Mark Evanier on the first Comic-Con venue:

   "I never stayed in the old U.S. Grant [hotel] but it was the scene of the first San Diego Con, which I attended way back in 1970, back when we thought it was mobbed to have 500 comic fans in the same place at the same time. The hotel was undergoing a massive renovation then as well, but was merely upgrading from Extremely Shabby to merely Somewhat Shabby. The place I still miss is the El Cortez Hotel, where the con was held for several years in the seventies. I'd say the place was a dump but that would be demeaning to dumps. Still, it was a fun dump, run by a management that didn't seem to care all that much what we did to it".
Evanier on an early spillover venue:

Image result for comiccon stars
Comic-con Stars

   "In the seventies, when we all started going to San Diego Comic Book Conventions, back when they called them that, the Hotel San Diego was a frequent venue for con events. Some years, before it outgrew any available hotel ballroom, the Inkpot Awards presentation was held there. There were many memorable parties and gatherings, such as in 1982,  when a group of Jack Kirby's friends staged a memorable surprise birthday party for him in one of its halls. Perhaps some year, you were either so hard up for money or so desperate for an available room (or both) that you even booked into its sadly deteriorating accommodations. It was one of the cheaper places to sleep and con-goers took advantage of that up until June 2001 when the building was declared structurally unsafe and was closed down".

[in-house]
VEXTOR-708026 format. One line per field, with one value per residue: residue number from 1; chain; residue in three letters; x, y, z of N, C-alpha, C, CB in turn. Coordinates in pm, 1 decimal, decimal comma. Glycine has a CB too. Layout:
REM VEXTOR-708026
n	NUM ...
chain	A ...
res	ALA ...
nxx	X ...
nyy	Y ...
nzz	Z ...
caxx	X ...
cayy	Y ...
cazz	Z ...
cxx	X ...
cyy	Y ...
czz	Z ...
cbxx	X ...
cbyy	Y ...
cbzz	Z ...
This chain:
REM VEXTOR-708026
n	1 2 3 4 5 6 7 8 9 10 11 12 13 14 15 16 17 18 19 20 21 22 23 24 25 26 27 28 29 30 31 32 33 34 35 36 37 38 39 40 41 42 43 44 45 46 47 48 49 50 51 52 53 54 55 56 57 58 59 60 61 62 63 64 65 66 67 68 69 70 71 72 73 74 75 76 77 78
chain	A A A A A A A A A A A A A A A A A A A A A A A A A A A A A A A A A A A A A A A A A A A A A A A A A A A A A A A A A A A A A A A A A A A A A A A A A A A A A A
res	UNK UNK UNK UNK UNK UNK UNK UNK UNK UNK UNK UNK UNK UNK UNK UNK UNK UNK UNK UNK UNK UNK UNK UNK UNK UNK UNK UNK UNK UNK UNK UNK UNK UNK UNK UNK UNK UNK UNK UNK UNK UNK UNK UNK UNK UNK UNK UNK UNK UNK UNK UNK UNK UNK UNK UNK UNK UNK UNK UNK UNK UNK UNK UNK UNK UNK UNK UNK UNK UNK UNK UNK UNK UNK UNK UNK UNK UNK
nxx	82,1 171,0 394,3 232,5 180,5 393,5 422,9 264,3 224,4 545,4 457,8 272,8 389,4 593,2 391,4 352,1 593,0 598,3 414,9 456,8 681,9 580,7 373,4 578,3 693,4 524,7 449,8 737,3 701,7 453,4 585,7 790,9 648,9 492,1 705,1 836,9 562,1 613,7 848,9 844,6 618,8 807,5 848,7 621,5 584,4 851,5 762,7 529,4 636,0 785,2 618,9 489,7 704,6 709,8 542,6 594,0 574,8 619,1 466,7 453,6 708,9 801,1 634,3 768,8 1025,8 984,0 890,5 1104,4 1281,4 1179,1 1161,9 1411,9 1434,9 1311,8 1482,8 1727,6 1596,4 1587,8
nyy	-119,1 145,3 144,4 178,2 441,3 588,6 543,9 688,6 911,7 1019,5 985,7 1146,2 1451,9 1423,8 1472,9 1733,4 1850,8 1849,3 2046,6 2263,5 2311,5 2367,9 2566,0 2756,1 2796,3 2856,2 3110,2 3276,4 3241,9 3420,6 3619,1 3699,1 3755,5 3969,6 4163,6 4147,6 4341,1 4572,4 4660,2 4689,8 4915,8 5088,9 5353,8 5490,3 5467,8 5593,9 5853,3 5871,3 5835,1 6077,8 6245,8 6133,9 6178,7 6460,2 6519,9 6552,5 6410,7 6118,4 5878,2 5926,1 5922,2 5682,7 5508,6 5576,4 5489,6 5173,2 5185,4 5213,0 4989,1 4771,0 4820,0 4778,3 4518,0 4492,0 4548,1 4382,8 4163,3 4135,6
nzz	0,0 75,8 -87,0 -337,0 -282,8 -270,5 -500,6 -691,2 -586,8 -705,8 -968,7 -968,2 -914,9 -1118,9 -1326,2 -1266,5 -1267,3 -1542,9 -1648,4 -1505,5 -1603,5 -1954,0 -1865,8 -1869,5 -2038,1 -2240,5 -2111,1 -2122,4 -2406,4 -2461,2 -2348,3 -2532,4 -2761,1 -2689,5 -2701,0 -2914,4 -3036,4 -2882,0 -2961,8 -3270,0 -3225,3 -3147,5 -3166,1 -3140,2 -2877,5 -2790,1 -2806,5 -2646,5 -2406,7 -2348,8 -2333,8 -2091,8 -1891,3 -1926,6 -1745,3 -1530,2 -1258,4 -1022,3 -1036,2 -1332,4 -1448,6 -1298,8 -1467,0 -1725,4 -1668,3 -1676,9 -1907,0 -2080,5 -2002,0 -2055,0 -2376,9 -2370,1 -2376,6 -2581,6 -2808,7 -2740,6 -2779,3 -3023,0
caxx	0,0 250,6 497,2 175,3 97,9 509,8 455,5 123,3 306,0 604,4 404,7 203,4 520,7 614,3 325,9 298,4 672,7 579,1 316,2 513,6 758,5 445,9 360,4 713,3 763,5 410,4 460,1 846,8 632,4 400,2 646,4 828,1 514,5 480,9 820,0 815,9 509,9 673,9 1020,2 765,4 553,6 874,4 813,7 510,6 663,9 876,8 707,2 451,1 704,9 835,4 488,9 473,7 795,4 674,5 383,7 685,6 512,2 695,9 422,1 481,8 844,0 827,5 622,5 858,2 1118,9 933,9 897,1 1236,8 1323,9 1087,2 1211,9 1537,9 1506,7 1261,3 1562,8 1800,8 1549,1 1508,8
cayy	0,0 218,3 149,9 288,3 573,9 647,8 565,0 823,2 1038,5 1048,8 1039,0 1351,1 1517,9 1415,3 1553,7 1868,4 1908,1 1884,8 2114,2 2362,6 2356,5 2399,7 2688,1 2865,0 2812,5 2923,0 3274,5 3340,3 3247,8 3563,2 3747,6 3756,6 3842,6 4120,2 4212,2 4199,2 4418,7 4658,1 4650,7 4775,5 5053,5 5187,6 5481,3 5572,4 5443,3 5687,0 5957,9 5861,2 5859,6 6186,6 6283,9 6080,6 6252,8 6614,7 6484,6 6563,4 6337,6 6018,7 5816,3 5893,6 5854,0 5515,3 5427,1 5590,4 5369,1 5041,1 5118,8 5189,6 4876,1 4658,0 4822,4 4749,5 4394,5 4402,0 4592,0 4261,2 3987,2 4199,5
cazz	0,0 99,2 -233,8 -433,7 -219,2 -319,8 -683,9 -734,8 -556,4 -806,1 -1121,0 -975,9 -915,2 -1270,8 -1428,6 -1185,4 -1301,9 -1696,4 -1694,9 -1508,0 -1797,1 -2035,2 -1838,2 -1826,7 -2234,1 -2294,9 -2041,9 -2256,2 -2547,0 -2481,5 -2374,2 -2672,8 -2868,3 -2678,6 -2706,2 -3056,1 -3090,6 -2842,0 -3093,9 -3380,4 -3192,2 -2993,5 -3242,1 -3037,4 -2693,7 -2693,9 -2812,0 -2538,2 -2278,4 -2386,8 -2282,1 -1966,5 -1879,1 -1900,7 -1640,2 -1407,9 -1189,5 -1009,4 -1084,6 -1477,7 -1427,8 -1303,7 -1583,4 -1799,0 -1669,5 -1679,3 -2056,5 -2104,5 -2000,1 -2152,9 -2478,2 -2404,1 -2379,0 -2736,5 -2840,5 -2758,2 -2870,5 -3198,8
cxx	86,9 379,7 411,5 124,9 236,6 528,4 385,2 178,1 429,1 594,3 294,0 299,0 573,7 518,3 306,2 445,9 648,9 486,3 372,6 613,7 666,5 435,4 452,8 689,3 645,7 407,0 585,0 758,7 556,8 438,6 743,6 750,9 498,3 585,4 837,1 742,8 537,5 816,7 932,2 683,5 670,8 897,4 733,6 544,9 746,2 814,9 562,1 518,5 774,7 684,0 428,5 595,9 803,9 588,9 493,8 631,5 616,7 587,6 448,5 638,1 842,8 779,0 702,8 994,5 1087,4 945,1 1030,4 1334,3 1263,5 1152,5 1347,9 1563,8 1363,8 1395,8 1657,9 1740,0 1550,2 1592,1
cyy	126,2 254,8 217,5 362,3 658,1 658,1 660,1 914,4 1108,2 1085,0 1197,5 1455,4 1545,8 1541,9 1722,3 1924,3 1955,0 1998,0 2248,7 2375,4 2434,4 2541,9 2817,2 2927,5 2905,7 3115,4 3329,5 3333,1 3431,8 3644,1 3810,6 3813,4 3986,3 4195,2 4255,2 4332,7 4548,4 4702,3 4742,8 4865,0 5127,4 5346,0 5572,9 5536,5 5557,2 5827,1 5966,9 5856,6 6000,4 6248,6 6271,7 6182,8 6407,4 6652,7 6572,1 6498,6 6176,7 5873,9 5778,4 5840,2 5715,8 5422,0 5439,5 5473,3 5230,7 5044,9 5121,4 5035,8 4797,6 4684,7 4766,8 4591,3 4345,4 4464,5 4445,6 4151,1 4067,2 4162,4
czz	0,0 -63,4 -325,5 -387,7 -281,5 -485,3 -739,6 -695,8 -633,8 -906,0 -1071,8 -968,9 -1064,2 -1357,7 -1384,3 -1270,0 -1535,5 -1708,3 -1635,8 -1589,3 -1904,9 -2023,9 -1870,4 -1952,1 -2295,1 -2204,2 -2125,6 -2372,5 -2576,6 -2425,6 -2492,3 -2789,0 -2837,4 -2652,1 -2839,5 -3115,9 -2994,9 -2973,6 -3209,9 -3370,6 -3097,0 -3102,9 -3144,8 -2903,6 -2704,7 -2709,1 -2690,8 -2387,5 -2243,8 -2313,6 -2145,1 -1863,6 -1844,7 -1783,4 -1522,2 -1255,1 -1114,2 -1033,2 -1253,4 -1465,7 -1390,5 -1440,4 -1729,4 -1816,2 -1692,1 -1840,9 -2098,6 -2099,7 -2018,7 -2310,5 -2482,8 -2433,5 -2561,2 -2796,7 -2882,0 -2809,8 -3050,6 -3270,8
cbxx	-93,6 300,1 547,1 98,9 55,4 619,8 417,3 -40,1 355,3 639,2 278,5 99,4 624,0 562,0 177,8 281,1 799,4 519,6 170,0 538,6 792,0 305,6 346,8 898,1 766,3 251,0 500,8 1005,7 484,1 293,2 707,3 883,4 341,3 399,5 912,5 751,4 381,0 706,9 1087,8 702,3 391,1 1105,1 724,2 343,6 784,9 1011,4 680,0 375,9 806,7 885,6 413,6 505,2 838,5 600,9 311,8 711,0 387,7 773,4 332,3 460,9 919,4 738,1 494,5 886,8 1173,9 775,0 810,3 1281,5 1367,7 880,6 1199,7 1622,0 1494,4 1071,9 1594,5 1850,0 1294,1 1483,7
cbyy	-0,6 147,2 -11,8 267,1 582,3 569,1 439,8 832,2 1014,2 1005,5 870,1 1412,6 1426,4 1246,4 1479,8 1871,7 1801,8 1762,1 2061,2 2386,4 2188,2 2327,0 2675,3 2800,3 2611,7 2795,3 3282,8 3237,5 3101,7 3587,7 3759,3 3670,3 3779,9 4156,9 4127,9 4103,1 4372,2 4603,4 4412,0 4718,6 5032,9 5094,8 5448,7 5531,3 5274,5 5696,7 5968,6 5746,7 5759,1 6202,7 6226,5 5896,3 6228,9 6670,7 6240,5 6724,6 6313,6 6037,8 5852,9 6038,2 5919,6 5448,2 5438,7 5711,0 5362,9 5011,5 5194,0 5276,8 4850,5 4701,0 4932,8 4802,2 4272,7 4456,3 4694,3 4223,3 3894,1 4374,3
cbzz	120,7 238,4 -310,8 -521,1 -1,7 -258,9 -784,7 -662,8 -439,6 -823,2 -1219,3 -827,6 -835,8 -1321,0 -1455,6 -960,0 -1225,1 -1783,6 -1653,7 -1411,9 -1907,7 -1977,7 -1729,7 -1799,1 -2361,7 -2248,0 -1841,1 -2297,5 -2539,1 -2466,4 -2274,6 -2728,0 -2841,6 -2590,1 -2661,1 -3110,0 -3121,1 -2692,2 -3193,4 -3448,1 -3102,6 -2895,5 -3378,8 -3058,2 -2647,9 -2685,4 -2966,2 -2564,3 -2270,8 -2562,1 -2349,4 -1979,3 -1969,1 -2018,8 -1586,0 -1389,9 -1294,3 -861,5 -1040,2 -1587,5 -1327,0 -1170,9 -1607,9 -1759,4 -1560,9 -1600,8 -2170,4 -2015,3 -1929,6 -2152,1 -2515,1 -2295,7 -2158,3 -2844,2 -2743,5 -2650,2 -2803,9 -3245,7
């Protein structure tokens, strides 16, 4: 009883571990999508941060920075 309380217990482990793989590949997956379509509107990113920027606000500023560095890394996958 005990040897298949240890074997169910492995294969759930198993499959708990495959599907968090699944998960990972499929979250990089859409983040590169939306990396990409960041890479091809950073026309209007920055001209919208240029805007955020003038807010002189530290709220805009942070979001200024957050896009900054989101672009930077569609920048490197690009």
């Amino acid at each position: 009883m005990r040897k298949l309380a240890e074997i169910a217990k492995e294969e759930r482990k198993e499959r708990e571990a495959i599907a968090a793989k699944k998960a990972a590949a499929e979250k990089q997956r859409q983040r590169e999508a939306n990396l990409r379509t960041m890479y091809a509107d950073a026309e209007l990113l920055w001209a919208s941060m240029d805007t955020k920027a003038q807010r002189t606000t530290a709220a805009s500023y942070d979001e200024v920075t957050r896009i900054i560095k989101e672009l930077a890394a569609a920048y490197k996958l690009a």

Image result for comiccon



   Capacity attendance at Comic-Con in 2006 and 2007 has caused crowding issues. Concerns have been raised that the event is possibly too massive for the San Diego Convention Center, Comic-Con's home through at least 2015.   In 2006, Comic-Con for the first time, had to close registration for a few hours on Saturday to accommodate crowds. In response, for 2007, Comic-Con introduced a new three-day membership that did not include Saturday. Nevertheless, the 2007 show went on to sell out Saturday, as well as Friday and Sunday for the first time. Additionally, both the four-day and three-day memberships sold out for the first time. For 2008, the three-day memberships were abandoned and the convention decided to sell memberships only in advance, with no on-site registration.

Image result for comiccon

   In 2008, all memberships were sold out before the convention for the first time ever. This sellout has given rise to the new phenomenon of Comic-Con memberships being scalped for exorbitant prices on websites such as eBay.
   In April 2008, David Glanzer, Comic-Con's director of marketing and public relations, commented on the organization's desire to remain in San Diego:
"We've been approached by other cities, [but] I don't think anybody wants to leave San Diego. I certainly don't. It's a perfect fit for us. It's expensive, whether it be paying for the street signs that tell you what streets are closed, or for any police or the hall or any of the myriad things, it's expensive. But it's a great city. There's been some talk of expansion of the center, which we would certainly welcome. Hopefully if everything lines up, we will be here for many more years."

More characters at Comic Con

    This years COMIC CON runs from July 19th (preview date) to the 23rd. Most of the big news coming out of the weekend – from "Preview Night" on July 19th to getaway day on Sunday the 23rd – will be happening in the Convention Center's Hall H and Ballroom 20, where the blockbuster movie and big-time TV presentations are held. But anyone who wants to avoid camping out in lines overnight can still get into panels for lesser-known films and shows. Or you can spend time weaving through cosplayers among the vendor booths on the convention floor, or dig the various creative viral marketing gimmicks that tend to spread across several blocks of the city's bustling Gaslamp Quarter.